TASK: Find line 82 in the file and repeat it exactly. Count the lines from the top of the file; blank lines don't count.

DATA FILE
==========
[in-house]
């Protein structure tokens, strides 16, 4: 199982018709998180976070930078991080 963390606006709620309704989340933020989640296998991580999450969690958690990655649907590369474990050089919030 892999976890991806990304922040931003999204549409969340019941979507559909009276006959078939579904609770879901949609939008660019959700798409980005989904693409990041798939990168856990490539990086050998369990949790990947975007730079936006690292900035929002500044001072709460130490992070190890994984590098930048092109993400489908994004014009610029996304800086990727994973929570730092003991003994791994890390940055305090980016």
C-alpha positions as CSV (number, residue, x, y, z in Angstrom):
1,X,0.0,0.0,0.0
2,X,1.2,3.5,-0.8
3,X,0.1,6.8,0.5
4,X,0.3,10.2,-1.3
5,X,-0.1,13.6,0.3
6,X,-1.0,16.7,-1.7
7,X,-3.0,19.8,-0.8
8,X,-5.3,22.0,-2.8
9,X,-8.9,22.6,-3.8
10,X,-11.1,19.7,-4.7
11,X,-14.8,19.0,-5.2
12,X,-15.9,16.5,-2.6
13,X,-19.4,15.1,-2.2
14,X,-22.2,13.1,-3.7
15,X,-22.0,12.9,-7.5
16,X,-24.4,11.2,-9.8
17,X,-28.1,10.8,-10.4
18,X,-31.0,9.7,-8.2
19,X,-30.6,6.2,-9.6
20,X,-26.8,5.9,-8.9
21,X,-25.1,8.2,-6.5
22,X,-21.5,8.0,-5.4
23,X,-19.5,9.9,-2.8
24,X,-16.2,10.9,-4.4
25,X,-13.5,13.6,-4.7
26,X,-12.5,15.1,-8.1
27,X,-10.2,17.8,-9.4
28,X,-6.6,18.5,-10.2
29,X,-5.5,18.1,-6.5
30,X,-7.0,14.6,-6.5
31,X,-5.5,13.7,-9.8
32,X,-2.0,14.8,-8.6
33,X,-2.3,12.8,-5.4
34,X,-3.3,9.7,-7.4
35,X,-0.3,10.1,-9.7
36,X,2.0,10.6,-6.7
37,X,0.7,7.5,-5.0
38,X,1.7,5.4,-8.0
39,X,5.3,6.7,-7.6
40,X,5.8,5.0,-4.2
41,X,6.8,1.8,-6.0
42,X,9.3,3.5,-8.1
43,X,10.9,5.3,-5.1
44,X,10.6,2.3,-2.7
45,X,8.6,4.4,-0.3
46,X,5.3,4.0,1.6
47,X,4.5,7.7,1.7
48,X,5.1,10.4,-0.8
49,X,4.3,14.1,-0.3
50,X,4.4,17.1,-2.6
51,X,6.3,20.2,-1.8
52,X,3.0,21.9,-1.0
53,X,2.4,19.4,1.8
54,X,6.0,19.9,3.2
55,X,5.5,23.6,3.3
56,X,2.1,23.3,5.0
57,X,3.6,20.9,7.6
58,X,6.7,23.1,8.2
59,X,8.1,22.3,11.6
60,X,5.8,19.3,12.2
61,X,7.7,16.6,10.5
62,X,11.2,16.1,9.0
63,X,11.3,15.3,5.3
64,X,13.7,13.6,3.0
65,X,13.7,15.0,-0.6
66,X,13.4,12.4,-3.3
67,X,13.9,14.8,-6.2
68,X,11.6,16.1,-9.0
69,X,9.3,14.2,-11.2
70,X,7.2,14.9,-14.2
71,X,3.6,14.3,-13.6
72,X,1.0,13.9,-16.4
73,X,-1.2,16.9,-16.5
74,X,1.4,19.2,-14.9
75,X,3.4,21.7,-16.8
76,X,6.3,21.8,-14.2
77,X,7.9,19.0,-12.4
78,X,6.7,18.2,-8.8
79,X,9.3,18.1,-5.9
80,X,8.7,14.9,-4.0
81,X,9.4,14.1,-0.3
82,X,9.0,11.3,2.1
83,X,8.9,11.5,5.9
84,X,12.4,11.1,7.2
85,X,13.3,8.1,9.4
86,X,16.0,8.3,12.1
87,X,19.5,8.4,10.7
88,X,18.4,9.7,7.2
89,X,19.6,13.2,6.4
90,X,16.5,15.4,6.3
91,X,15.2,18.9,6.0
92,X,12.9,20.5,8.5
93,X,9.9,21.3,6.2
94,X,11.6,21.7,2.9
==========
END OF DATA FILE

79,X,9.3,18.1,-5.9